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If You Wait By The River Long Enough

A surreal time — Racial inequality is world news. Political figures’ actions in every country are held accountable. Friends weeping from losing their jobs. The poor are fearing eviction. Most people regardless of your status, wealth, or skills are truly understanding how it feels to be powerless.

I am not void of the impacts of Covid. As mentioned in a previous post, my family has been affected by the virus directly, and as they feel the struggle and headaches, I adopt those feelings. In July, two of my startup investments: Start with Canna and Wednesday Education Program were showing declining revenue. The two teams came up with proposal plans to extend their run rate and I had my part to play in the plan. Around the execution time, my father had his third heart attack. Concerned for my father’s health and mental state, I dropped everything and became a full-time home care person. Forfeiting myself from any work. 

Finally having a moment to process the last few months, I find myself referring to a book by Brian Christian, ‘Algorithms To Live By’. A book that talks about how insights from computer science can be applied to real-life problems.

I have never believed in ‘no action’ situations, I devise logical solutions and if one doesn’t exist, I’ll fall back on an emotional response. When the logical rule-based world doesn’t give me anything, I will come up with a creative emotional solution. It’s “creative” because sometimes the solutions do not make sense but feel right. something as random as flipping a coin to make a decision is emotional decision making. When I hit a powerless situation, it’s the emotional side of me that step in and says, ‘fuck it! The logic is not working but I’m doing something!’. The biggest take-away from Brian Christian’s book is that sometimes randomness is better than any logical algorithm you can come up with when it comes to tackling complex ‘unsolvable’ problems. Because strict logic can be dispassionate and cold.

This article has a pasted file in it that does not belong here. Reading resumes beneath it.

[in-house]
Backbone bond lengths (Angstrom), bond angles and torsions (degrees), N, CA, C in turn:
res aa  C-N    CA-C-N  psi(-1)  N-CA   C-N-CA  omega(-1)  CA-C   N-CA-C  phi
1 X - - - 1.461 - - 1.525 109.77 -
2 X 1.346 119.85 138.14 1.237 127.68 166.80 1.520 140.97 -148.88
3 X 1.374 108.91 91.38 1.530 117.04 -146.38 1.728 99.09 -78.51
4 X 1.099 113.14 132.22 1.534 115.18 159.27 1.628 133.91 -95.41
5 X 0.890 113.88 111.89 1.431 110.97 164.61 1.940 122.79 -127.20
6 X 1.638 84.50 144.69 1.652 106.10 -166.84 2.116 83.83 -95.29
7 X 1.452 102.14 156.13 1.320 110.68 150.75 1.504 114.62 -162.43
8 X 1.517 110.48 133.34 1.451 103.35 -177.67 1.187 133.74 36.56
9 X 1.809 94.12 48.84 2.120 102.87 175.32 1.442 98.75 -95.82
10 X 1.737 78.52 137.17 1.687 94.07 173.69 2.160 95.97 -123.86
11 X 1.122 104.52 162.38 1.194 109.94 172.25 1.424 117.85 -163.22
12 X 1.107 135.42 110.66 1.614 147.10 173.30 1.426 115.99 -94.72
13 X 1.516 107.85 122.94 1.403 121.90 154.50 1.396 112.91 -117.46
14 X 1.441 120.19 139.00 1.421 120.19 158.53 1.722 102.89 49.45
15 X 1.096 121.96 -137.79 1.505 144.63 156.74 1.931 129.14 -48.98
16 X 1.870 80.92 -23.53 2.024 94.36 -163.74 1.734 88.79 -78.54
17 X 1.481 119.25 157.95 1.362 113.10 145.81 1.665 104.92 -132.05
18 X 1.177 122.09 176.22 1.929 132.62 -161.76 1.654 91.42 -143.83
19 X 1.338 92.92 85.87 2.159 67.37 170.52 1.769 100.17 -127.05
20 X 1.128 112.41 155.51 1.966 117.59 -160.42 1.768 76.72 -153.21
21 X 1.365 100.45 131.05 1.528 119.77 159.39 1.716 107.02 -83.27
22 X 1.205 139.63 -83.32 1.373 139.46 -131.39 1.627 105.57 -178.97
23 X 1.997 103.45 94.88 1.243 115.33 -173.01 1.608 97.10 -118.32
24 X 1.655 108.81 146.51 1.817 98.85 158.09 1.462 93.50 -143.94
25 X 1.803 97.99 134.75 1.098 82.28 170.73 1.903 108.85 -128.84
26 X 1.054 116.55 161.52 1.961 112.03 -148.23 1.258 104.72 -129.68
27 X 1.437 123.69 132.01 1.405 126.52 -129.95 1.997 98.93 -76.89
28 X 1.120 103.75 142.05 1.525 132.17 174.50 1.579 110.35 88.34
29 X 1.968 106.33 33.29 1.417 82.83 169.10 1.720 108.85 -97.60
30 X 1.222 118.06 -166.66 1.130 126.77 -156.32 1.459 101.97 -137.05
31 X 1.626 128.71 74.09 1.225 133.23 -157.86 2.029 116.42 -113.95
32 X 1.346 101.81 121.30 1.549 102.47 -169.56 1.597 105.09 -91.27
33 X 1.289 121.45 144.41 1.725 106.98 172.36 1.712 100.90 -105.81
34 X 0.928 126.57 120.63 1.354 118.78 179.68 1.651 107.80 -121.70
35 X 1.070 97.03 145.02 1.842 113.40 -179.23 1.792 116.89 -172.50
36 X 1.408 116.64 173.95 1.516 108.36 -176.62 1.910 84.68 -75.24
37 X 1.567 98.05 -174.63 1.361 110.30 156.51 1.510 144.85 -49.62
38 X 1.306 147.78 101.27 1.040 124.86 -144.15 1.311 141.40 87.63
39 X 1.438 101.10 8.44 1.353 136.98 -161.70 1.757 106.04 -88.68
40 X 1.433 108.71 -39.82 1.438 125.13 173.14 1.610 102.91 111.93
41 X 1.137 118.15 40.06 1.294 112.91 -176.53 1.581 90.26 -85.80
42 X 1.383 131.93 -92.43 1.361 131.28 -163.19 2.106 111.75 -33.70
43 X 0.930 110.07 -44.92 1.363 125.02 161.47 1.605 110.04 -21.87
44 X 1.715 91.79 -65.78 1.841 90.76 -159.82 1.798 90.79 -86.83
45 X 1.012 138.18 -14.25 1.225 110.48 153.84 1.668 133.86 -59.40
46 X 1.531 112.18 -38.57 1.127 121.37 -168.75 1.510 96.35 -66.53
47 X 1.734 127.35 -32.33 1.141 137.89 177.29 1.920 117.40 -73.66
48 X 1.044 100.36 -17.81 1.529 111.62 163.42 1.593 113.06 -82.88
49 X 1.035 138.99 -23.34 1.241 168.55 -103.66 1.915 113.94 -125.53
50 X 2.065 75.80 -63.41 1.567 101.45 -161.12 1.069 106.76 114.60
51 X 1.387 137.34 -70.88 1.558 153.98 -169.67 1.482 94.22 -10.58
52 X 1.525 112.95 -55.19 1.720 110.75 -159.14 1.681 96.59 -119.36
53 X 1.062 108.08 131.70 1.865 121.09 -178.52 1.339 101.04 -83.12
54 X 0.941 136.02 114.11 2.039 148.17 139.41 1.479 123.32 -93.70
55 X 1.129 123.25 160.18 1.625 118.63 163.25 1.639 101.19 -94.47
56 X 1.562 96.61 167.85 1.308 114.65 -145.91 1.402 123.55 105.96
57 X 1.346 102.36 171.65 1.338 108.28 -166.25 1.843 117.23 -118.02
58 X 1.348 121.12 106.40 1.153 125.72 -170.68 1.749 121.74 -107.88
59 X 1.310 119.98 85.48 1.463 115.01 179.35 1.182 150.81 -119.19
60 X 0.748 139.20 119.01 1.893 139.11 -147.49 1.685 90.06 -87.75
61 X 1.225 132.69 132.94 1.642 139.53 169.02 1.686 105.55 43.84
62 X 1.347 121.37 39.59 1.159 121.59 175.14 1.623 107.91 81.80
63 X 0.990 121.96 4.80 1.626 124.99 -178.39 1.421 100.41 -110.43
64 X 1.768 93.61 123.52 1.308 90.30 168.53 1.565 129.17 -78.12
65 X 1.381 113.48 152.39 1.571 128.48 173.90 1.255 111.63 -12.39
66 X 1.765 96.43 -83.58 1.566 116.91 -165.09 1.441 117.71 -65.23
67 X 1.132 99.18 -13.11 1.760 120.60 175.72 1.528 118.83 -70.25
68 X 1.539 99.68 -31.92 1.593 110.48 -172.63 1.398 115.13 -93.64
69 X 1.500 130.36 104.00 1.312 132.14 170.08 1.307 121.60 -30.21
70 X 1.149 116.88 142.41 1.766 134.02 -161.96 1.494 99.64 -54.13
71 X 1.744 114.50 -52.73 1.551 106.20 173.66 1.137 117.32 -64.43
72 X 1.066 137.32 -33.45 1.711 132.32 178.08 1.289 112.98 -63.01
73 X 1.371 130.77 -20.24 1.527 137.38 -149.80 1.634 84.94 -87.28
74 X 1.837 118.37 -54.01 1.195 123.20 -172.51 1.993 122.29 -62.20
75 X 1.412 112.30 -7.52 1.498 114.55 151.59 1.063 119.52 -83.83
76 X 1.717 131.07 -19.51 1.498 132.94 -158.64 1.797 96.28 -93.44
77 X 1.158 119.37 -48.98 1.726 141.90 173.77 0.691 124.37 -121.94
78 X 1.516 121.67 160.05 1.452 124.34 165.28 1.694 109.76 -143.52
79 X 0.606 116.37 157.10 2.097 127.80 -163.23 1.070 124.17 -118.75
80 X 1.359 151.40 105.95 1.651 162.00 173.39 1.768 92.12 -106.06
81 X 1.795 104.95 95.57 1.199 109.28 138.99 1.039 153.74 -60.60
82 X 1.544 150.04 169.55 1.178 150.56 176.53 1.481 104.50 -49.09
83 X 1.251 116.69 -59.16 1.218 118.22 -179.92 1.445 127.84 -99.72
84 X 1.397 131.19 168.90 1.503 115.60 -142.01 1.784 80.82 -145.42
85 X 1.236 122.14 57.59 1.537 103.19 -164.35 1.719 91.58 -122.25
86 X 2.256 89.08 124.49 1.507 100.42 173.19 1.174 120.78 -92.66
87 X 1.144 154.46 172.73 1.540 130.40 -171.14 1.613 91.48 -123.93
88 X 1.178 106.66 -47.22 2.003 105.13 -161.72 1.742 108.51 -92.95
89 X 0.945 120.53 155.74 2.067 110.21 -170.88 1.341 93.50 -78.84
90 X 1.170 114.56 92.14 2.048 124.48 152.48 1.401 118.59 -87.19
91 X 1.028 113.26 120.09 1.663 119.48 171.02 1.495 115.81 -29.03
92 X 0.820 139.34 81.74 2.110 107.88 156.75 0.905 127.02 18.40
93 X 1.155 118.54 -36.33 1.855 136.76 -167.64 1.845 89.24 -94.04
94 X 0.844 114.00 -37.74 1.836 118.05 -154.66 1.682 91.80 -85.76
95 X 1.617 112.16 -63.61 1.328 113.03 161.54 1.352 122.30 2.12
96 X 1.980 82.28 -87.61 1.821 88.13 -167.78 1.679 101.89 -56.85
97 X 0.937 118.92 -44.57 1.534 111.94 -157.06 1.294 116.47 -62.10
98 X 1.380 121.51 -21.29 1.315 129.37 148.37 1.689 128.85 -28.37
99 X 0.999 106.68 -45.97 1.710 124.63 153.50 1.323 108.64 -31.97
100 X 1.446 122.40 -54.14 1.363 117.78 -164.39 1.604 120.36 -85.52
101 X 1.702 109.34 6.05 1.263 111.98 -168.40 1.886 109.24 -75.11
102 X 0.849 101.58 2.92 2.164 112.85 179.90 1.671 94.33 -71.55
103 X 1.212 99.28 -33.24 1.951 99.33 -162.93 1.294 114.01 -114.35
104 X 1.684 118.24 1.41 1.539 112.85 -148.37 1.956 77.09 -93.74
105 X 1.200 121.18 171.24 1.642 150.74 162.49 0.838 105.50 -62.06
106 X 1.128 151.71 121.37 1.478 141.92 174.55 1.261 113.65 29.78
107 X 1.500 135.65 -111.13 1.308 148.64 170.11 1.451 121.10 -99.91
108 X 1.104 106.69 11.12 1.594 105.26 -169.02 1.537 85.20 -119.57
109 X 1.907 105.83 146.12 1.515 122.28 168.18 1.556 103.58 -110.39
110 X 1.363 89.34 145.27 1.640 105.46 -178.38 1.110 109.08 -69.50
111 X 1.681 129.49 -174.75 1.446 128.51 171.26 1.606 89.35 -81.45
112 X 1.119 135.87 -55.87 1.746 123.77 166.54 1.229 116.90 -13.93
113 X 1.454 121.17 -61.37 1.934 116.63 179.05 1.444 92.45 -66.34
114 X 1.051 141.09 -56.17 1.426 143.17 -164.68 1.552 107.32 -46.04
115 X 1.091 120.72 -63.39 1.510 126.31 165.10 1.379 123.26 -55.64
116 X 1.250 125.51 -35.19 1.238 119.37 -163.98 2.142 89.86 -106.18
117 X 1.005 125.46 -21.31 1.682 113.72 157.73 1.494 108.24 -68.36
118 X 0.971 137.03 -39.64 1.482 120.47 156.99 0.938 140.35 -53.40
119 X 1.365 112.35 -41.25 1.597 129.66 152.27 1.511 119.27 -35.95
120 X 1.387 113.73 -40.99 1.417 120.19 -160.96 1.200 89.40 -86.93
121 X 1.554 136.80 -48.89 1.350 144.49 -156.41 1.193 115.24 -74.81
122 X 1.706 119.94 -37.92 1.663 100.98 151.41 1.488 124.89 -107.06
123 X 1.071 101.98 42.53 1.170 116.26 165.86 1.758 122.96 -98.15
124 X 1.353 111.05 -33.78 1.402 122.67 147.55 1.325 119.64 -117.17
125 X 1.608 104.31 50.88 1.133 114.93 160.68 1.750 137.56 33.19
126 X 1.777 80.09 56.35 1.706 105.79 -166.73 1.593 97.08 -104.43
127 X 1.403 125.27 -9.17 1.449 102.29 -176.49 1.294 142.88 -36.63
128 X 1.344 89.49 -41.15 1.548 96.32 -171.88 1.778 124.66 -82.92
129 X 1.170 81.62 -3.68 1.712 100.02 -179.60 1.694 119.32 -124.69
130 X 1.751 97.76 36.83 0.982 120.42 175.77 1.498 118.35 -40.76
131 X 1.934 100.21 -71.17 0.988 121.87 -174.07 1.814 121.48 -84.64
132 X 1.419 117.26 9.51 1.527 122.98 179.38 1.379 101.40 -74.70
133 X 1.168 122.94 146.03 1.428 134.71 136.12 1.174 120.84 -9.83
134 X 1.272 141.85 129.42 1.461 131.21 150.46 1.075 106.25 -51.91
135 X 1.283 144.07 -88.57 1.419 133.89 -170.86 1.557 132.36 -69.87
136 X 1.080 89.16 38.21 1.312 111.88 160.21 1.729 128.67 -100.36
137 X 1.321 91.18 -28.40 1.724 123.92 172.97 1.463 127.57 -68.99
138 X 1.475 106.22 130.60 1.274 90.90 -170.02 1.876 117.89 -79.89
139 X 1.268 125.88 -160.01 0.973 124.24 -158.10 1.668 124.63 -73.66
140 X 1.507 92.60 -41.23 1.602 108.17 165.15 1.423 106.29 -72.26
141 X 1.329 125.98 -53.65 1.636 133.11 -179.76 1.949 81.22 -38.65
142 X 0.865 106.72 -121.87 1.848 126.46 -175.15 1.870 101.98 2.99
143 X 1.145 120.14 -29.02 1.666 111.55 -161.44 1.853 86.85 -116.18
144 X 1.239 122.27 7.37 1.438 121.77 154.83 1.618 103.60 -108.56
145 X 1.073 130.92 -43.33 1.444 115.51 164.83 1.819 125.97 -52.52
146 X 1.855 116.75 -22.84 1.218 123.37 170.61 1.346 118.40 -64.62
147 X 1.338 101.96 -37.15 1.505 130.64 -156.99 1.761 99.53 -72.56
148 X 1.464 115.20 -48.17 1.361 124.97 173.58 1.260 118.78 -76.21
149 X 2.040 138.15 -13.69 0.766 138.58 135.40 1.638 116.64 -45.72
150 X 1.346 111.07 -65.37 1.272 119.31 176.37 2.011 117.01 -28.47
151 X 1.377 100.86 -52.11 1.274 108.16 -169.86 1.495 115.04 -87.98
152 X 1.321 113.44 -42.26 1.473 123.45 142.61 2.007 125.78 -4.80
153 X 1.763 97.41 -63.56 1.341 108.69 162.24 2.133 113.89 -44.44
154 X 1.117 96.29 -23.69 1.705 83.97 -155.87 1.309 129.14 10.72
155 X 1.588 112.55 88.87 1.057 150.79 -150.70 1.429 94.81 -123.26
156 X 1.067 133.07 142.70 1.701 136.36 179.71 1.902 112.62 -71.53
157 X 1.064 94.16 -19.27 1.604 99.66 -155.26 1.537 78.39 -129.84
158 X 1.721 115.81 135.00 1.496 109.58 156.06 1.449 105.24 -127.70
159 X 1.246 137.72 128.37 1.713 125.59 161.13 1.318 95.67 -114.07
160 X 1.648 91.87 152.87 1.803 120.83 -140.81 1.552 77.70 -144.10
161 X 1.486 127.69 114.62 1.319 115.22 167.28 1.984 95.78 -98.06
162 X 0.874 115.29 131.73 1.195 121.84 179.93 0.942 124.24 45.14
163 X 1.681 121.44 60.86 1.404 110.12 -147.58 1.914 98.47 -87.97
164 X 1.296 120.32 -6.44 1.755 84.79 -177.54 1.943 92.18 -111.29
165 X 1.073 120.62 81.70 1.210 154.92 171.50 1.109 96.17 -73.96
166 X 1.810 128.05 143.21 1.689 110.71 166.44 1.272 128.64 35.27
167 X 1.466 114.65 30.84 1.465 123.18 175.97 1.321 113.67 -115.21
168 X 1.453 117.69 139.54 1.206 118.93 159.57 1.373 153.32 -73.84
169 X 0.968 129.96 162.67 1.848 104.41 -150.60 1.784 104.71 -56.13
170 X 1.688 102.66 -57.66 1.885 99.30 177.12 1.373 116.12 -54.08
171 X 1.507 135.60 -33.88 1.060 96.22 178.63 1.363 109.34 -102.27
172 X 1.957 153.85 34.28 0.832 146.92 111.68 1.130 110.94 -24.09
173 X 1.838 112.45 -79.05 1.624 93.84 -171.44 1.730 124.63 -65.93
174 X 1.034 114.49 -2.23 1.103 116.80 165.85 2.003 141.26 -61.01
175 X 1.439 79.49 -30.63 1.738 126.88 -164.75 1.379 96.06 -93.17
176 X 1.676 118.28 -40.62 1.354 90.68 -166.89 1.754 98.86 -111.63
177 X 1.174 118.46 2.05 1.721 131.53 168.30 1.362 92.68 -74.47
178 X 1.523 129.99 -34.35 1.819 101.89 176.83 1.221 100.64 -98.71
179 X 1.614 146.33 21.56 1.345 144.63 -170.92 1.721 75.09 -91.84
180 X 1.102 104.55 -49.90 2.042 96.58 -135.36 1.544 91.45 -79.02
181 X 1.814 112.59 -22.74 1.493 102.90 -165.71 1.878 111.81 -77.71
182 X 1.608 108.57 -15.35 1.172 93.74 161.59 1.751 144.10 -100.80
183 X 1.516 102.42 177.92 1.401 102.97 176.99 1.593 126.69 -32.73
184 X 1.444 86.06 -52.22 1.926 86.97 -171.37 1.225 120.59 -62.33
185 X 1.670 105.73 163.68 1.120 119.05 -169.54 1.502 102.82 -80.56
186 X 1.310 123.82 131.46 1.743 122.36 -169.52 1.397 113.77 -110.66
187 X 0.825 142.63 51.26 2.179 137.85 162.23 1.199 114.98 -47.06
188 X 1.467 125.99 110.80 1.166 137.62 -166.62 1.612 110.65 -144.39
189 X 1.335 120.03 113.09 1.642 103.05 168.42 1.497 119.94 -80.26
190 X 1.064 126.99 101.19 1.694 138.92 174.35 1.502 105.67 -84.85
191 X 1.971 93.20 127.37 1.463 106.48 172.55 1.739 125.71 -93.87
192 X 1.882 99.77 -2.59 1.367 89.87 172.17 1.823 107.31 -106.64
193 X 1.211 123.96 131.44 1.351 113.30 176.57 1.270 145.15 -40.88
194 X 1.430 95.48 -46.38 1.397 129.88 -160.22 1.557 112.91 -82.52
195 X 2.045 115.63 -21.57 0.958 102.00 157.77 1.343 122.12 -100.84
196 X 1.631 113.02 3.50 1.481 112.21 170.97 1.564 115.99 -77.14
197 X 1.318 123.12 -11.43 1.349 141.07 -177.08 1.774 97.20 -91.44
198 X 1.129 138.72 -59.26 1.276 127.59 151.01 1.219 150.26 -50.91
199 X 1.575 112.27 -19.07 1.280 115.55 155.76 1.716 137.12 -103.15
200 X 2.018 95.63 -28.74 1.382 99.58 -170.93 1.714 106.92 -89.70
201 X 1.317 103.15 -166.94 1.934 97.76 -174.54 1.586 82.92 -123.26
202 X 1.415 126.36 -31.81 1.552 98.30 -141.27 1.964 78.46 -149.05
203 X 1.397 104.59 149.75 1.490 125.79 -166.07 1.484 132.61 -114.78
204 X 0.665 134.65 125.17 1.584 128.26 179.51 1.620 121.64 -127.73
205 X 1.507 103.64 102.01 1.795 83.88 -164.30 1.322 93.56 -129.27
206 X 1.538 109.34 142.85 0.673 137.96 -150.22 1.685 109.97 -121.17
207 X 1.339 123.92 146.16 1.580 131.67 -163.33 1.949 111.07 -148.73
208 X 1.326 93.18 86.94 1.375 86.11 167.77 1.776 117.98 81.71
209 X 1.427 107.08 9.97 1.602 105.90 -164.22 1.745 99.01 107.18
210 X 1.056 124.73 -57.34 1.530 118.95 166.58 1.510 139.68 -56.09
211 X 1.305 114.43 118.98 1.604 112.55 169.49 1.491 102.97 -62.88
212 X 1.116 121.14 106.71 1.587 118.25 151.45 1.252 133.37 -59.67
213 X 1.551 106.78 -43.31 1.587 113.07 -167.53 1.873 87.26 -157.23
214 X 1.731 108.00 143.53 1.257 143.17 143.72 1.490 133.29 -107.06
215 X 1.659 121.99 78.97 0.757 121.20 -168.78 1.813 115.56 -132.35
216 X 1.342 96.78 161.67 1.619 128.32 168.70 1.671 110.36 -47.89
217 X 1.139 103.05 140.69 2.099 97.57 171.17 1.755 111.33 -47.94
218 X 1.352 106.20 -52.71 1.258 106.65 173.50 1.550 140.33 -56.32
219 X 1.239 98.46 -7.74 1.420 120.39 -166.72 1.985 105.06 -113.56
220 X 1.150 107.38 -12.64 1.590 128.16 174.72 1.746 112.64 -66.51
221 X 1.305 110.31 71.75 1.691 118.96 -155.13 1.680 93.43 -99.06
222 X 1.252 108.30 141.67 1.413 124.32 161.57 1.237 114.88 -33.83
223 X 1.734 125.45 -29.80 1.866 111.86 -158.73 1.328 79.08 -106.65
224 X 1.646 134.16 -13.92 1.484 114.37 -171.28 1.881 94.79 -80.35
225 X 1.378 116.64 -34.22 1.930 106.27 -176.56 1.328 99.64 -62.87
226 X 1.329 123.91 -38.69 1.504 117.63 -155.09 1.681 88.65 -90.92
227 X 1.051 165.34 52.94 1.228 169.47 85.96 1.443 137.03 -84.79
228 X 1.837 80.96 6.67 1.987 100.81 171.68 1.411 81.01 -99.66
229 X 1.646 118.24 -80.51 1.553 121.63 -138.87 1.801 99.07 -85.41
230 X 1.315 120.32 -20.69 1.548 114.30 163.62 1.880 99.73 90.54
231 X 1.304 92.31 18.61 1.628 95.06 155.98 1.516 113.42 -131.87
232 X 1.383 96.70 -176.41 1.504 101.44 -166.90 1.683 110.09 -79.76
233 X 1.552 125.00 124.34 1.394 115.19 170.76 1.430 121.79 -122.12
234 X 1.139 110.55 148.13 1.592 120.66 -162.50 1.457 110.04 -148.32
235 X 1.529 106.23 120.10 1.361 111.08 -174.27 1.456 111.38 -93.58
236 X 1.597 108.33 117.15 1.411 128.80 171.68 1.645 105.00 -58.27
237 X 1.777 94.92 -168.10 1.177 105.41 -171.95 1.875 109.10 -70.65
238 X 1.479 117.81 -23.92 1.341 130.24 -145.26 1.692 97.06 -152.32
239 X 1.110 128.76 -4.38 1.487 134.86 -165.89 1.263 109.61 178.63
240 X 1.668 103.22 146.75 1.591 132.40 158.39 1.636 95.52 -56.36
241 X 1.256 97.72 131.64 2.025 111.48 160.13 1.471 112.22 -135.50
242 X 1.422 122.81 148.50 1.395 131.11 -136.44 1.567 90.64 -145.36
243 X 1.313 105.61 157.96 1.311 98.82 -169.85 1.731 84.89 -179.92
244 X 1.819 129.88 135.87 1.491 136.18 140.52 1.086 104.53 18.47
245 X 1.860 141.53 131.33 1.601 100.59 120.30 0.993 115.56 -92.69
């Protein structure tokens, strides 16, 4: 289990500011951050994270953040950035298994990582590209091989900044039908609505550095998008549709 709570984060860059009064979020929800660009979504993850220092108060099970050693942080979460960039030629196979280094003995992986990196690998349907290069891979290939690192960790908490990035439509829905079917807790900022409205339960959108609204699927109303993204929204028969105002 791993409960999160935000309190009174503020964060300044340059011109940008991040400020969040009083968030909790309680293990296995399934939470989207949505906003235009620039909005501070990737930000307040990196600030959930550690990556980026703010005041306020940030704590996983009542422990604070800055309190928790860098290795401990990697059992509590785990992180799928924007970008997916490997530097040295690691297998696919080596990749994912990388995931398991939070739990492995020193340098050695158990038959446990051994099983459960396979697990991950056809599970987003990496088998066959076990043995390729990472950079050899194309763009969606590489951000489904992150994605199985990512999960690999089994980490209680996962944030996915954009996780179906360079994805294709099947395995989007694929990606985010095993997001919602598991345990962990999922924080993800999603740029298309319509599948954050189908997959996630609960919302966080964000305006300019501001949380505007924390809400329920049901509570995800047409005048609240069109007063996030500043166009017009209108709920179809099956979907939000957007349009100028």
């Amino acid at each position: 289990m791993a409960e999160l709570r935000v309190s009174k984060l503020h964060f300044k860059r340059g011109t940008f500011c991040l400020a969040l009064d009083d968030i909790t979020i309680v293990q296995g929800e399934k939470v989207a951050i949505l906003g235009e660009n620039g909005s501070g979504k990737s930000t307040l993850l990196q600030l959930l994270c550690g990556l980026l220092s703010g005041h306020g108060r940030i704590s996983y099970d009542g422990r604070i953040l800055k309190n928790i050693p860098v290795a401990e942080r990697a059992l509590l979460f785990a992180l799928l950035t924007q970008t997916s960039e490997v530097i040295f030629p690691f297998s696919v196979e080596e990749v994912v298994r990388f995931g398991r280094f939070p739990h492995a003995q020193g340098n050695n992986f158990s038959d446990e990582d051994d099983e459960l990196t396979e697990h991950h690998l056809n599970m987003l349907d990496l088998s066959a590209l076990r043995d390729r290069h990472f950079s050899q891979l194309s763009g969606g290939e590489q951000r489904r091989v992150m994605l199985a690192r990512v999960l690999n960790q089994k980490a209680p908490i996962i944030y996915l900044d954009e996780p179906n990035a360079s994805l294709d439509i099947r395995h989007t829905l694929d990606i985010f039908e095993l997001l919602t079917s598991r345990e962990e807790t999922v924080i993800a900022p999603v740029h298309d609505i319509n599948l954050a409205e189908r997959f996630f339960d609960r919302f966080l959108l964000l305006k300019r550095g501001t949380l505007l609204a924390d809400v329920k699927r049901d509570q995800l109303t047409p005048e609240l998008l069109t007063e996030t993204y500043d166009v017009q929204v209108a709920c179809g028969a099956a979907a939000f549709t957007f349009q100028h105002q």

My choices are now finally hitting me. Weighing on me. The emotional response choice I made three months ago in dropping everything is now going to cost me financially and the past year and a half they took to build. My father’s health still remains unknown. You’re thinking ‘hey at least you got to spend more time with your father’ and it’s time to make another decision. But no, only a lesson remains here. 

This is the moment I feel the massive tidal wave coming towards me casting a giant shadow as I stand there powerless. I recognize what is coming. Will it hurt and suck? Yes. Do I regret my decision? No. Will I look back and reanalyze of a more logical action? No. I won’t protest. As my father often says after a bad result or experience from the choices you make — 认命 (acceptance) and have patience.

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